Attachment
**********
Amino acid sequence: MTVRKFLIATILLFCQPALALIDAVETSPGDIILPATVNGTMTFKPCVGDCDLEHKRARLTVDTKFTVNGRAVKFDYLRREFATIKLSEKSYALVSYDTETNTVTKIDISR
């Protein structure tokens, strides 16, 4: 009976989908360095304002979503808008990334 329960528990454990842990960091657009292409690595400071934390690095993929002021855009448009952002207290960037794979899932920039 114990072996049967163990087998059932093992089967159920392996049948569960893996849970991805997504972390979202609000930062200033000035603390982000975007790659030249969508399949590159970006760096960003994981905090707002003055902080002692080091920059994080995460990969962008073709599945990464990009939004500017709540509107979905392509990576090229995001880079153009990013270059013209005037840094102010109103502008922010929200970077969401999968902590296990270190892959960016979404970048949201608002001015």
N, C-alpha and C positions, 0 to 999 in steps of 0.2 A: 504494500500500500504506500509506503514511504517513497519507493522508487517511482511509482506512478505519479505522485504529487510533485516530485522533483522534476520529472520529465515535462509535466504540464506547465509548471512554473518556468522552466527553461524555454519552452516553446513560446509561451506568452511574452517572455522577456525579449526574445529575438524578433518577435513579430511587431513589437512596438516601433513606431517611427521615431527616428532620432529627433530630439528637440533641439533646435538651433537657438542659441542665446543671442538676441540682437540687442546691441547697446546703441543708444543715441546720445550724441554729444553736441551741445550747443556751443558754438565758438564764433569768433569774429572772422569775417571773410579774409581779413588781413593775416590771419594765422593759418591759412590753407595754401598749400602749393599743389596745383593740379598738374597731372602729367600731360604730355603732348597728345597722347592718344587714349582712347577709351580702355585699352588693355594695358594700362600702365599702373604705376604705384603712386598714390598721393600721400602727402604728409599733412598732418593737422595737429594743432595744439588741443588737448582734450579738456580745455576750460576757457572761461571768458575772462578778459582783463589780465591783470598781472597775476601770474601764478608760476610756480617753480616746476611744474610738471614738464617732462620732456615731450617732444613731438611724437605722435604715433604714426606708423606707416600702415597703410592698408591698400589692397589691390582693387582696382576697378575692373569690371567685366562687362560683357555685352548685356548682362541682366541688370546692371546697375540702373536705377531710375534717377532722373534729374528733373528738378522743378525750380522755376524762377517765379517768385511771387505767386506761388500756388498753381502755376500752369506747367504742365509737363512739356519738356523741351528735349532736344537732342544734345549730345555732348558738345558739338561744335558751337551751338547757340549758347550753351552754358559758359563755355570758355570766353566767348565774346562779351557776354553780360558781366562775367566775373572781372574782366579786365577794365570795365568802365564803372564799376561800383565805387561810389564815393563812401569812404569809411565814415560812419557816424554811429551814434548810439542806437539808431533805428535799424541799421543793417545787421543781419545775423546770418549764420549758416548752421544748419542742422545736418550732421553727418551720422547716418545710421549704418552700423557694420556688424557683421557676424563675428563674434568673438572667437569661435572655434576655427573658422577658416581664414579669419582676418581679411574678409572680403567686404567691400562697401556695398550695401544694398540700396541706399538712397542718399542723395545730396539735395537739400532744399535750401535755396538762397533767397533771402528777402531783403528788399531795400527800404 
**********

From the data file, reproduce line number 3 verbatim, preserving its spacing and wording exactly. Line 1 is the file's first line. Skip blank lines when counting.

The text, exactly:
N, C-alpha and C positions, 0 to 999 in steps of 0.2 A: 504494500500500500504506500509506503514511504517513497519507493522508487517511482511509482506512478505519479505522485504529487510533485516530485522533483522534476520529472520529465515535462509535466504540464506547465509548471512554473518556468522552466527553461524555454519552452516553446513560446509561451506568452511574452517572455522577456525579449526574445529575438524578433518577435513579430511587431513589437512596438516601433513606431517611427521615431527616428532620432529627433530630439528637440533641439533646435538651433537657438542659441542665446543671442538676441540682437540687442546691441547697446546703441543708444543715441546720445550724441554729444553736441551741445550747443556751443558754438565758438564764433569768433569774429572772422569775417571773410579774409581779413588781413593775416590771419594765422593759418591759412590753407595754401598749400602749393599743389596745383593740379598738374597731372602729367600731360604730355603732348597728345597722347592718344587714349582712347577709351580702355585699352588693355594695358594700362600702365599702373604705376604705384603712386598714390598721393600721400602727402604728409599733412598732418593737422595737429594743432595744439588741443588737448582734450579738456580745455576750460576757457572761461571768458575772462578778459582783463589780465591783470598781472597775476601770474601764478608760476610756480617753480616746476611744474610738471614738464617732462620732456615731450617732444613731438611724437605722435604715433604714426606708423606707416600702415597703410592698408591698400589692397589691390582693387582696382576697378575692373569690371567685366562687362560683357555685352548685356548682362541682366541688370546692371546697375540702373536705377531710375534717377532722373534729374528733373528738378522743378525750380522755376524762377517765379517768385511771387505767386506761388500756388498753381502755376500752369506747367504742365509737363512739356519738356523741351528735349532736344537732342544734345549730345555732348558738345558739338561744335558751337551751338547757340549758347550753351552754358559758359563755355570758355570766353566767348565774346562779351557776354553780360558781366562775367566775373572781372574782366579786365577794365570795365568802365564803372564799376561800383565805387561810389564815393563812401569812404569809411565814415560812419557816424554811429551814434548810439542806437539808431533805428535799424541799421543793417545787421543781419545775423546770418549764420549758416548752421544748419542742422545736418550732421553727418551720422547716418545710421549704418552700423557694420556688424557683421557676424563675428563674434568673438572667437569661435572655434576655427573658422577658416581664414579669419582676418581679411574678409572680403567686404567691400562697401556695398550695401544694398540700396541706399538712397542718399542723395545730396539735395537739400532744399535750401535755396538762397533767397533771402528777402531783403528788399531795400527800404 